Born at Condom-d’Aubrac (Aveyron), April 4, 1831.
Taking of the habit at Notre-Dame de l’Osier, October 14, 1855.
Oblation at Montolivet, November 2, 1856. (no. 425)
Ordination to the priesthood at Sicklinghall, December 8, 1857.
Dispensed from his vows on September 19, 1858.
Jean Pierre Ayral was born at Condom-d’Aubrac in the diocese of Rodez on April 4, 1831. After a year of theology in his diocese, he began his novitiate at Notre-Dame de l’Osier on October 14, 1855 and made his oblation at Montolivet on November 2, 1856. He was admitted to vows in the October 24, 1856 General Council session. Father Vandenberghe, the master of novices, wrote about him: “This is a good fellow, but he is an amorphous individual. He is sometimes a bit odd and would easily be prone to being carried away by extravagant ideas, but there is no difficulty in getting him to obey. For the rest, he his just as you see him at first blush, simple, upright and a bit ungainly in appearance.” Father Mouchette, the moderator of scholastics continued this report by saying: “I am in agreement with this report as far as virtue is concerned. I must add that, as to what has to do with the intellectual capacity of this brother that the professors are happy with him. I believe his is endowed with common sense and a sound judgment. No doubt, if one were to consider only his exterior appearance, one would hardly take him for an individual of ordinary quality, but he is adequately endowed and beyond and in addition to that, he enjoys a robust health which will enable him to engage in work that will enable him to do well.”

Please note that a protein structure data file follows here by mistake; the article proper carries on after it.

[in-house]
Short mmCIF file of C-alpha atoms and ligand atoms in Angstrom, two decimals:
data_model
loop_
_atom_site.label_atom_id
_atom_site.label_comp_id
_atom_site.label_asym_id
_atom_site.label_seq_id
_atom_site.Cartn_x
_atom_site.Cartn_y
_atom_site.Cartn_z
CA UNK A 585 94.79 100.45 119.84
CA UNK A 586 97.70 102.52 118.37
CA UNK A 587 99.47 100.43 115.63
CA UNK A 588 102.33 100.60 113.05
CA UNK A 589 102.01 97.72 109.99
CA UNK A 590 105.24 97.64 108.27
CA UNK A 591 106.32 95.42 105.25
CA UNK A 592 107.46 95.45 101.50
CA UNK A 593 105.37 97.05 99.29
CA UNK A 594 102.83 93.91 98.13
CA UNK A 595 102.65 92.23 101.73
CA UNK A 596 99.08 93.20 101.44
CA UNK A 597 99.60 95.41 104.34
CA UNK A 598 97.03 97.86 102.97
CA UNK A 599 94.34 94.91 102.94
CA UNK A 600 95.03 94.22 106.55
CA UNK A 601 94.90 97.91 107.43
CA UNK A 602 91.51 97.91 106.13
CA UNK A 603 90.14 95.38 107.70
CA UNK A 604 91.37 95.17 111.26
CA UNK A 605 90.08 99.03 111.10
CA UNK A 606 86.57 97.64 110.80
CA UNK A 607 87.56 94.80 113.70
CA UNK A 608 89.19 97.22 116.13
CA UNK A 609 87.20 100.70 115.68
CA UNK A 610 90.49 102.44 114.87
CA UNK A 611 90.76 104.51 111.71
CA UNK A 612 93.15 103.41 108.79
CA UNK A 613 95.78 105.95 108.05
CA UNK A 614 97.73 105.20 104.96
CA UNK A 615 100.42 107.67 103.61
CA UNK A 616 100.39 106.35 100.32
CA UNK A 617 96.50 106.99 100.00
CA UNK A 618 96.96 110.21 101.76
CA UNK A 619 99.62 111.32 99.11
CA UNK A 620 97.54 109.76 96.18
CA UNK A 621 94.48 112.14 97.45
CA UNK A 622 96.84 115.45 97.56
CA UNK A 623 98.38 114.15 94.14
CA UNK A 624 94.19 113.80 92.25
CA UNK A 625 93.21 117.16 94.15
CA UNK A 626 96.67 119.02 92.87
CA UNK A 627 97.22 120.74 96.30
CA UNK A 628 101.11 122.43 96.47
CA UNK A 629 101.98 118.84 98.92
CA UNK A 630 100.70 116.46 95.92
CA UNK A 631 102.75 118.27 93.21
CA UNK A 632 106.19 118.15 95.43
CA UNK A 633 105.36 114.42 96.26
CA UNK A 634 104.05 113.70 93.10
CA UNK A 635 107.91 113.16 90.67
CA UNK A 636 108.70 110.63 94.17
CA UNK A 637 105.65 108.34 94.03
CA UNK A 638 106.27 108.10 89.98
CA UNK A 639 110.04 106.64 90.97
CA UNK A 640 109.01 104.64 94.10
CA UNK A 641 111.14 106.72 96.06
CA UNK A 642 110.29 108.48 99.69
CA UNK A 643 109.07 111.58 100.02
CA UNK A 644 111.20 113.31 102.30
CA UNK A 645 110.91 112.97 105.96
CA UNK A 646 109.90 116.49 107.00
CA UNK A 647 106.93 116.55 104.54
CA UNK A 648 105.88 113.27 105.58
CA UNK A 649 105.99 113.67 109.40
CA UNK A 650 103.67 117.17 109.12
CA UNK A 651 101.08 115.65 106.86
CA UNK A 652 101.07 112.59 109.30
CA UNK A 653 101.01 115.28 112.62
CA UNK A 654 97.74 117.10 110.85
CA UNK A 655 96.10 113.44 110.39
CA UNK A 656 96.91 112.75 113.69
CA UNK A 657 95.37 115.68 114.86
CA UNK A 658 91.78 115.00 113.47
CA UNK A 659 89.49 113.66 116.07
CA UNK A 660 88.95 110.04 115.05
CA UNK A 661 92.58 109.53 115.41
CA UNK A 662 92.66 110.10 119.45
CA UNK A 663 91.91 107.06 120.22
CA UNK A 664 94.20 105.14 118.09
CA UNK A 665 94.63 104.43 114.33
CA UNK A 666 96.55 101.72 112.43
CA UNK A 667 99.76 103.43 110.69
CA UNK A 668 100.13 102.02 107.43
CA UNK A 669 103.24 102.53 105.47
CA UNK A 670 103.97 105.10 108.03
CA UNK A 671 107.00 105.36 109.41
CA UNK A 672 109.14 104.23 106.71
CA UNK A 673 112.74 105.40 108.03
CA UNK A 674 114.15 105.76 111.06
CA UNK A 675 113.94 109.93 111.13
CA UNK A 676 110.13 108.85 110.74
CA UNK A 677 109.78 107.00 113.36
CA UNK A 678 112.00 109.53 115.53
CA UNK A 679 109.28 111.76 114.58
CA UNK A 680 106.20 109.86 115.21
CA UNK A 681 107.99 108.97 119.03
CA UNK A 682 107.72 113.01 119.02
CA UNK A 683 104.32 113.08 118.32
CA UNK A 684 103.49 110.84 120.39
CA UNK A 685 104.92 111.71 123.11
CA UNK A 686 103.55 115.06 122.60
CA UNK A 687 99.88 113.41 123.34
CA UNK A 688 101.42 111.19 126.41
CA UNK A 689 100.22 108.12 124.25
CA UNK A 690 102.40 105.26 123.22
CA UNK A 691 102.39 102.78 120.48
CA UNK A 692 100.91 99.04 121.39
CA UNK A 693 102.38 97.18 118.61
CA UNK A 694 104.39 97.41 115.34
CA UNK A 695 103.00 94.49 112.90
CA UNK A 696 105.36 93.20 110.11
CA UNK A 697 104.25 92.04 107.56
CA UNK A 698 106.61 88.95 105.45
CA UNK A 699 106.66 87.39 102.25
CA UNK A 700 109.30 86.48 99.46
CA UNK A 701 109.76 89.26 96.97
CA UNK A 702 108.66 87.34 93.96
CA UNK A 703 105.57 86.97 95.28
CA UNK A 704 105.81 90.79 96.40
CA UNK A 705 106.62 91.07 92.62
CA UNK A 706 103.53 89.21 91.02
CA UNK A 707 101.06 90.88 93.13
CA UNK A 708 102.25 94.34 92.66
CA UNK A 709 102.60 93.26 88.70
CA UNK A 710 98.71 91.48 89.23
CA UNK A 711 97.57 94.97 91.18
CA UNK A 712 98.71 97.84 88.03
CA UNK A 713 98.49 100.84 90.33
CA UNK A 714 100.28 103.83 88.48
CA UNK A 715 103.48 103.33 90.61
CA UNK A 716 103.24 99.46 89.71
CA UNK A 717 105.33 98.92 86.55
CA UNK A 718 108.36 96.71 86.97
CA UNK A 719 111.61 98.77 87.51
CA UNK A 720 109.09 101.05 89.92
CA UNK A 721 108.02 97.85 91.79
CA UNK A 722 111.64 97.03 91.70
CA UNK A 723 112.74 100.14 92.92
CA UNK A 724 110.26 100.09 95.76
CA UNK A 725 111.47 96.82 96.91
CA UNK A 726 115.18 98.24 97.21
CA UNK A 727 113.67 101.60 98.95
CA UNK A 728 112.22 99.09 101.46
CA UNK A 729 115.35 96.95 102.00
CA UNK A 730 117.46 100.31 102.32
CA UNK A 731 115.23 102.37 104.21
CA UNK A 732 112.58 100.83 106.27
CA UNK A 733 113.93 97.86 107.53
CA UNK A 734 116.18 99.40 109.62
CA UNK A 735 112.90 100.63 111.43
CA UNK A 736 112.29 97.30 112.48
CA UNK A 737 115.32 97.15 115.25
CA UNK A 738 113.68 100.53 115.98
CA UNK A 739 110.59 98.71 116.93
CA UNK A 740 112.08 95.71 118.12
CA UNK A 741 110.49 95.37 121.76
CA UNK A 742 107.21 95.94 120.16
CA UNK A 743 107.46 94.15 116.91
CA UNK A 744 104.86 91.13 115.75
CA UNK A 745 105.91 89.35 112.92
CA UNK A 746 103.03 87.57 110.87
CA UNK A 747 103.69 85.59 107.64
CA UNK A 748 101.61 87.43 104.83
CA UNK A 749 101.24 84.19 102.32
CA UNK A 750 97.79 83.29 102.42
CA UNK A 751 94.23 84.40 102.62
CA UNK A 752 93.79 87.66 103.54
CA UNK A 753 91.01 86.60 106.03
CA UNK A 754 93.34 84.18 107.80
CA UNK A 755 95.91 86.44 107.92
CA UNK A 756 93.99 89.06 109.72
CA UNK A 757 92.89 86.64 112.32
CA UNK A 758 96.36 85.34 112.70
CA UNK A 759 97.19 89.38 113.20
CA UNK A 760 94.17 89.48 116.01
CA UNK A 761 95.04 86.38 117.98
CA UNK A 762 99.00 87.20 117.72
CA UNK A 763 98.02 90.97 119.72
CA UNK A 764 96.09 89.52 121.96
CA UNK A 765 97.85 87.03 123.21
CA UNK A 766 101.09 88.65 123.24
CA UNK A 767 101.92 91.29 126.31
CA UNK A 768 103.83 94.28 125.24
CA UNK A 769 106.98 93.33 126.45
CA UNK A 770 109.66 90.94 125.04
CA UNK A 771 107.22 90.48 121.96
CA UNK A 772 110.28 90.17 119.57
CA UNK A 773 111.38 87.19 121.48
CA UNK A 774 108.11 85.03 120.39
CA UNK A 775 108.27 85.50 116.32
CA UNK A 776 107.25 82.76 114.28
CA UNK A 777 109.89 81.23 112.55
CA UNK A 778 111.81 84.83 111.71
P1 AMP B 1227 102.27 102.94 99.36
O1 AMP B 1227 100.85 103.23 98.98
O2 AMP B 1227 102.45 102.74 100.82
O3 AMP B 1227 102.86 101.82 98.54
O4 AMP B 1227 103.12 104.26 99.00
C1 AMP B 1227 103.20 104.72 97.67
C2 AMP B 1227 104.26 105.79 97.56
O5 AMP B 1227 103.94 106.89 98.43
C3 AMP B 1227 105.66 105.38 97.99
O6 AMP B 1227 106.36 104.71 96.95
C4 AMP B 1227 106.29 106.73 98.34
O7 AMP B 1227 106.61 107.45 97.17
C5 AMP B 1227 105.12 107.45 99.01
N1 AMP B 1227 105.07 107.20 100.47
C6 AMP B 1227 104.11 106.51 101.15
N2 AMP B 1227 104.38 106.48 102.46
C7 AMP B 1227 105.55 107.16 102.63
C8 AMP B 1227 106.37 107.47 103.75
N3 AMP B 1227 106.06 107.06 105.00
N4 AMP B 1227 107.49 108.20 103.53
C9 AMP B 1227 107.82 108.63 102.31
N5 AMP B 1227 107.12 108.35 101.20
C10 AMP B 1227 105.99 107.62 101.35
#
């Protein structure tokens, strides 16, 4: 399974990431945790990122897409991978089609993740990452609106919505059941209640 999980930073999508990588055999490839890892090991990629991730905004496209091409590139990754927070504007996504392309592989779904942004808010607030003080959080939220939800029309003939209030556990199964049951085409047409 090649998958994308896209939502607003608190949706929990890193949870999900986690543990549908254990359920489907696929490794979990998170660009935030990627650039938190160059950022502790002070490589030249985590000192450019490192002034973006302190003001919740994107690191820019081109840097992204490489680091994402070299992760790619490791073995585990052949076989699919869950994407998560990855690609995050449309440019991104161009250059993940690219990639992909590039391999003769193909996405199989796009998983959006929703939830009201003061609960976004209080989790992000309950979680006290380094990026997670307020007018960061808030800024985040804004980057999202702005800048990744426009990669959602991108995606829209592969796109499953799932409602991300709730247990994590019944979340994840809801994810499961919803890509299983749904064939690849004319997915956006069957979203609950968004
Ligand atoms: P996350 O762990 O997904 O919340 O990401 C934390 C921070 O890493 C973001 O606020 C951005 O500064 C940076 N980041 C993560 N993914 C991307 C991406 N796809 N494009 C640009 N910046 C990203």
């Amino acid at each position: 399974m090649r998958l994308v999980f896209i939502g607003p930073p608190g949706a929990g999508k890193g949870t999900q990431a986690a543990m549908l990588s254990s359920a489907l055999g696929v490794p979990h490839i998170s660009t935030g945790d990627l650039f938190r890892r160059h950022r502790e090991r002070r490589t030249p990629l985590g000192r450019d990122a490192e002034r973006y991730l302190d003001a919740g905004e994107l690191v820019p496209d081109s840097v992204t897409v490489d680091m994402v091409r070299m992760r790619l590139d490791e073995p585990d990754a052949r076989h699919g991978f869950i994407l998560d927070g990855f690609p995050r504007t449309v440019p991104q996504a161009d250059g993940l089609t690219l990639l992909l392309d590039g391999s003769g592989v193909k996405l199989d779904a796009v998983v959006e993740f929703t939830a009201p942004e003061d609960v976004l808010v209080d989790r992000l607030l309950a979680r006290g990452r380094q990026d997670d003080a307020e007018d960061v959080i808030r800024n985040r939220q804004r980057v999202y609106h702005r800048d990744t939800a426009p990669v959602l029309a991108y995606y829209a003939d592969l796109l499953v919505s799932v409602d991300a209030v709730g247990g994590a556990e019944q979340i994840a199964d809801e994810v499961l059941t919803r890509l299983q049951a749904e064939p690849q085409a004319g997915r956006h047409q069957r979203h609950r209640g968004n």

Jean Pierre Ayral spent one year at the scholasticate in Montolivet. Father Mouchette continued to judge him as being virtuous and regular in observance, but states that his “disposition is slow, lazy, listless. He seems to drag himself.” On June 28, 1857, the General Council decided to send three scholastic brothers to Sicklinghall in order to form a class for theology. Brother Jean Pierre was sent along with Brothers Julien Moulin and Joseph Guillard, in view of being sent to the missions in Canada. It was at Sicklinghall that he was ordained to the priesthood on December 8, 1857.
In a January 29, 1858 letter to the Founder, Father Joseph Arnoux stated that Father Ayral whose “slowness is tantamount to ponderousness” does not get along with Father Guillard and is a source of concern. In the month of April, Father Robert Cooke, the provincial, requested that this priest “who risks becoming unhinged by staying in England any longer” be recalled to France. Back at Montolivet, Father Ayral stayed only a few days and entered the Trappist monastery at Aiguebelle from where he asked to be dispensed from his vows. On September 19, 1858, the General Council decided to grant his request.
Beneath Father Ayral’s name in the Registry of the Personnel 1862-1863, we find written: “Taciturn of character, a dreamer. Specific tendency to mystic ideas. [Before] his ordination he was sent to England. Contact with the practical details of everyday life put his imagination in orbit. He was dispensed from his vows.”ù
Yvon Beaudoin, o.m.i.